In My Library Tote: January Children’s Books

I’ve always kept an ongoing list of picture and early chapter books I’d like to read with Jona (and eventually, Violet) in my book bullet journal so I never run out of things to check out at the library. Because my old job was right across the street from one of the branches of our local library, I could easily stop by on my way home, or during lunch, to pick up a few books. These days it’s a lot less convenient, so I have to be more strategic with my holds. I'm trying to get into a regular routine so I can keep our library stack refreshed. Do you have a library routine? Are you a browser or do you run in, grab your books, and go? (I'm usually the latter.)

Here’s what we read together in January.





{Little House in the Big Woods by Laura Ingalls Wilder} We listened to this on audio. I adored these books as a child and was chomping at the bit to share them with Jona. I thought the audio was delightful and Jona was fascinated by the description of life during this time. My only issue, and one I don’t at all remember from childhood, was that one of the songs that Pa sings makes a racist reference. I don’t know if anything like that comes up in the other books, but I’d like to be prepared so that I can have a conversation with Jona about it. I don’t want to not listen or read these books because of instances like that, but at the same time I’m not going to ignore it for the sake of it being written “a long time ago.” Have you read these books recently with your children? How do you address this?


{The Curse of the Incredible Priceless Corncob and The Case of the One-Eyed Killer Stud Horse by John R. Erickson} After listening to Little House, Jona was ready to go back to his beloved Hank the Cowdog, so we listened to books 7 and 8 last month. I don’t think you need to read or listen to this series in order at all, but I have a hard time not starting a series from the beginning. We usually do a couple of Hanks in a row and then move on to something different for a while--I need a break from the silliness sometimes!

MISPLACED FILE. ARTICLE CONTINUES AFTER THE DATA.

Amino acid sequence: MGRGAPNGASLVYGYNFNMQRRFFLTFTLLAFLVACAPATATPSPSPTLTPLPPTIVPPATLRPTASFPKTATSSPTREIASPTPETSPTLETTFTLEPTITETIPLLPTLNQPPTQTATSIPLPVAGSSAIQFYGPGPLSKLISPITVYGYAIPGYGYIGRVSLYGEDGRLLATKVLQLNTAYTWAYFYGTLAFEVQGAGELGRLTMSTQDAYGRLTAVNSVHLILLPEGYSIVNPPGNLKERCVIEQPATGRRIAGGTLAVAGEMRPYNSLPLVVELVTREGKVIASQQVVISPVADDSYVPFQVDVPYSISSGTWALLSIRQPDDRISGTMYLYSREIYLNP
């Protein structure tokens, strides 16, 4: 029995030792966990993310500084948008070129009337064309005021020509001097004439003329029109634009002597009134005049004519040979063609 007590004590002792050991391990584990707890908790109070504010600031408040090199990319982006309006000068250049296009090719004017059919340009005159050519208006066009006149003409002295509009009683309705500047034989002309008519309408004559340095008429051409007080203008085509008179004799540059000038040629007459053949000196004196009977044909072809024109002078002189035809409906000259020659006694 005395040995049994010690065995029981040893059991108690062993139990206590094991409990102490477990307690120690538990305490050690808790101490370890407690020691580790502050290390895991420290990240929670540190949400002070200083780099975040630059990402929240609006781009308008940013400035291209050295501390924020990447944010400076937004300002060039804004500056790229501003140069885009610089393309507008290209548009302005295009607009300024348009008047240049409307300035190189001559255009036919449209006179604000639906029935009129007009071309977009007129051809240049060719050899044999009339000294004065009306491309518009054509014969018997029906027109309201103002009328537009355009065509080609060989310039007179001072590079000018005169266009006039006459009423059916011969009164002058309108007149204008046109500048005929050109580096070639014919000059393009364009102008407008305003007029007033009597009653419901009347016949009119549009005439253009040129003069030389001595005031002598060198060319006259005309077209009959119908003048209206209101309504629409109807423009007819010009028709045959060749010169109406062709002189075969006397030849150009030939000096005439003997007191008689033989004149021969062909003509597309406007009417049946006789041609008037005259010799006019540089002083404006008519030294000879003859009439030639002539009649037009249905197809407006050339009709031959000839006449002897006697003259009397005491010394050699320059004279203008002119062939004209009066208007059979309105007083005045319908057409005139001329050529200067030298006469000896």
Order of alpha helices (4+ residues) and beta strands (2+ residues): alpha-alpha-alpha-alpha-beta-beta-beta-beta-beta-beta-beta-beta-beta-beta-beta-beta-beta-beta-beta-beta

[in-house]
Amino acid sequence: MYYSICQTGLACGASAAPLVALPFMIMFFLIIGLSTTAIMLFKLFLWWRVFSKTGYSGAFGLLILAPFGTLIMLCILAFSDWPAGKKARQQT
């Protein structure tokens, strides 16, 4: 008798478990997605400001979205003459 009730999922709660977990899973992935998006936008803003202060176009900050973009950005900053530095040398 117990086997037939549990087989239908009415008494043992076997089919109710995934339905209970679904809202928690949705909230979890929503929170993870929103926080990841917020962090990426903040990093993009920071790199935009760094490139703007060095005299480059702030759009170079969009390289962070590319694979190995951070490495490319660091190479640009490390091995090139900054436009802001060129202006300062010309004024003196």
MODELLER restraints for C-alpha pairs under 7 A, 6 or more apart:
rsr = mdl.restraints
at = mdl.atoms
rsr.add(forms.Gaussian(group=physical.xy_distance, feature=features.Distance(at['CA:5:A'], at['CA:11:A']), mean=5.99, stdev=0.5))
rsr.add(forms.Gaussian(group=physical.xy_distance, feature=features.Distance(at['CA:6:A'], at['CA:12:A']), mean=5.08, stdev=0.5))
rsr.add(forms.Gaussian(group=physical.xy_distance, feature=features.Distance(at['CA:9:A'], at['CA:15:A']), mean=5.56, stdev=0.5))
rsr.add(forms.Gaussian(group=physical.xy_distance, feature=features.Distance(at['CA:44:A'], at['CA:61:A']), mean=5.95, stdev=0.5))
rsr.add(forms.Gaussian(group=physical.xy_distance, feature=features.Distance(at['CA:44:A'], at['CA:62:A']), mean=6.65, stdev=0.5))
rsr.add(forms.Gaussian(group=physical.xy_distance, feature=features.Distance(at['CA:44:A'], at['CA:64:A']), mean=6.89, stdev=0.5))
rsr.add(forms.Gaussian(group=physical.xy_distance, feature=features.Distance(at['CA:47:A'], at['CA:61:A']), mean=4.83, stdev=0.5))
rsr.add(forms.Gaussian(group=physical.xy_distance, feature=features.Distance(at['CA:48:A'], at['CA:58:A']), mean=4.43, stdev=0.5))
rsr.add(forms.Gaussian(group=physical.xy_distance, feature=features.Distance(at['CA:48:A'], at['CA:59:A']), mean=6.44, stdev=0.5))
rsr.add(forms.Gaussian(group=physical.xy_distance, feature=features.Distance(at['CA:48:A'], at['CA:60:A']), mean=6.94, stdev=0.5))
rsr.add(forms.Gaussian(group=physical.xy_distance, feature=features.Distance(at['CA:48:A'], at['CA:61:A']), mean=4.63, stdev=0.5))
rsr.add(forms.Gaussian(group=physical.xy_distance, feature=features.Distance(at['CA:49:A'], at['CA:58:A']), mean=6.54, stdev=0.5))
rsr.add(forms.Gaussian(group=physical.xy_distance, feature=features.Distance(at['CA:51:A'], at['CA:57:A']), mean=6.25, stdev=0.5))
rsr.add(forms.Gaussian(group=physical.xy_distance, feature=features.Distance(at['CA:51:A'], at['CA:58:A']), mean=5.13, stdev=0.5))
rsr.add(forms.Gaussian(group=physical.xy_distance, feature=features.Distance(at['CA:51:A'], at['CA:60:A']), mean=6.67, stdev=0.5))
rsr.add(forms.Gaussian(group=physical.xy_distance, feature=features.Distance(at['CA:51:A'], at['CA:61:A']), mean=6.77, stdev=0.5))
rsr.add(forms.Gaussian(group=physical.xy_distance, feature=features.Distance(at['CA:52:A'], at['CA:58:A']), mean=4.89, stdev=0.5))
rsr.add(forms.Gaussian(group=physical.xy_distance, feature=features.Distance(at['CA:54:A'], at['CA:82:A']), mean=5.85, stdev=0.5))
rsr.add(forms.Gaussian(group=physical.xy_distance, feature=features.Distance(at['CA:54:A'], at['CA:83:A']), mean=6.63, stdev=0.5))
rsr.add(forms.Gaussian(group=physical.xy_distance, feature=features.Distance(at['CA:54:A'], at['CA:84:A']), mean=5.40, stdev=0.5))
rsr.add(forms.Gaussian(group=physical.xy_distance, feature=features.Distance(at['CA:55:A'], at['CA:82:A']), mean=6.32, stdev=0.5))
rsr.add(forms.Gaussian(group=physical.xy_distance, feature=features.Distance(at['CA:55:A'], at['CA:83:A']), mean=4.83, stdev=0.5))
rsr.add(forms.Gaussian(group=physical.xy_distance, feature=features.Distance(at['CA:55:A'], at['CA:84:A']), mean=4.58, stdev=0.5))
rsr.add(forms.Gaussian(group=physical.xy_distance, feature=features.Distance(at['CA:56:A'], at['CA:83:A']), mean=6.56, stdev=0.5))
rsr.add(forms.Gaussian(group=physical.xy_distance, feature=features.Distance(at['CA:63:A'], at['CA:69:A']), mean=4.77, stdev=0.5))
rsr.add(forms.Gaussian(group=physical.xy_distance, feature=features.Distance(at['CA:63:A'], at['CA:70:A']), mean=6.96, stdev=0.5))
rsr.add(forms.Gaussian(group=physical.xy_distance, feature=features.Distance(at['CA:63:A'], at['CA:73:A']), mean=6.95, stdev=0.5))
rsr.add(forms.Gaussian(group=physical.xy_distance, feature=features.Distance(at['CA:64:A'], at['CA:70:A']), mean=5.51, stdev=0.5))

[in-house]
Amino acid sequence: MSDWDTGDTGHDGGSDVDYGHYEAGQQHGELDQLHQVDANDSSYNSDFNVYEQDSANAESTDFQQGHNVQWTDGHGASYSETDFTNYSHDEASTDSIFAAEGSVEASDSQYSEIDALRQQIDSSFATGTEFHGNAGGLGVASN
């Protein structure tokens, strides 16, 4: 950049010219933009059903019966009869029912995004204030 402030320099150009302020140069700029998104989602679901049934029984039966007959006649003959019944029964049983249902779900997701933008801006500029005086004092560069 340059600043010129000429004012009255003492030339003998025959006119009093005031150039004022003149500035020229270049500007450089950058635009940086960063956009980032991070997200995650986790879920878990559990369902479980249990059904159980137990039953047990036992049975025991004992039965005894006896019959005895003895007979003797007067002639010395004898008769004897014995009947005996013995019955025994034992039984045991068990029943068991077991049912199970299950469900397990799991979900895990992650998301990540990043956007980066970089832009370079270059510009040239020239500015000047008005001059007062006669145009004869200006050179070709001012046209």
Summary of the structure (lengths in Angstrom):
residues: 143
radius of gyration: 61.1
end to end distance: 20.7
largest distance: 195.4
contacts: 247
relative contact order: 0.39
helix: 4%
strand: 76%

{The Street Beneath My Feet by Charlotte Guillain} This was a library check-out that ended up being a big hit with Jona. It explores the world below your feet when you’re outside walking. It takes you on a tour, starting from the sidewalk and going down--all the way to the earth’s core. It doesn’t sound like the most exciting topic for a picture book, but with the gorgeous illustrations and interesting yet succinct descriptions, it was captivating. Jona has been gravitating towards non-fiction lately, so this one was a winner for him.

{Emmanuel's Dream by Laurie Ann Thompson} This is the true story of Emmanuel Ofosu Yeboah who was born in Ghana with only one functioning leg. Despite many people seeing his disability as a setback or even a curse, his mother taught him to work hard, persevere, and believe in himself. He taught himself to ride a bike and ended up riding around the entire country of Ghana to empower disabled people throughout his country. Jona really liked that this was a true story, and has been fascinated lately by stories like this of people overcoming a disability or injury. (For example, there was a story in a book he read about a football player--a kicker--who was missing his toes but who was one of the best kickers. Jona loved that.) I thought it was an inspiring story as well!


{Imogene's Antlers by David Small} If it’s not a true story, Jona prefers his stories with a bit of goofiness, so this one, about a little girl who woke up one day with a set of antlers growing out of her head, did the trick. It came through as sweet and whimsical though, rather than the kind of goofy that only a five year old can appreciate. Thankfully, I enjoyed it too. Thanks Anne (I think!) for the recommendation!

{Ocean Meets Sky by the Fan Brothers} Finn lives by the sea, and when he looks outside he thinks about a story his grandfather used to tell him, about a place where the ocean meets the sky. He decides to build his own ship to sail to this magical place. This is a sweet story about the power of imagination and memories, and the illustrations are stunning.


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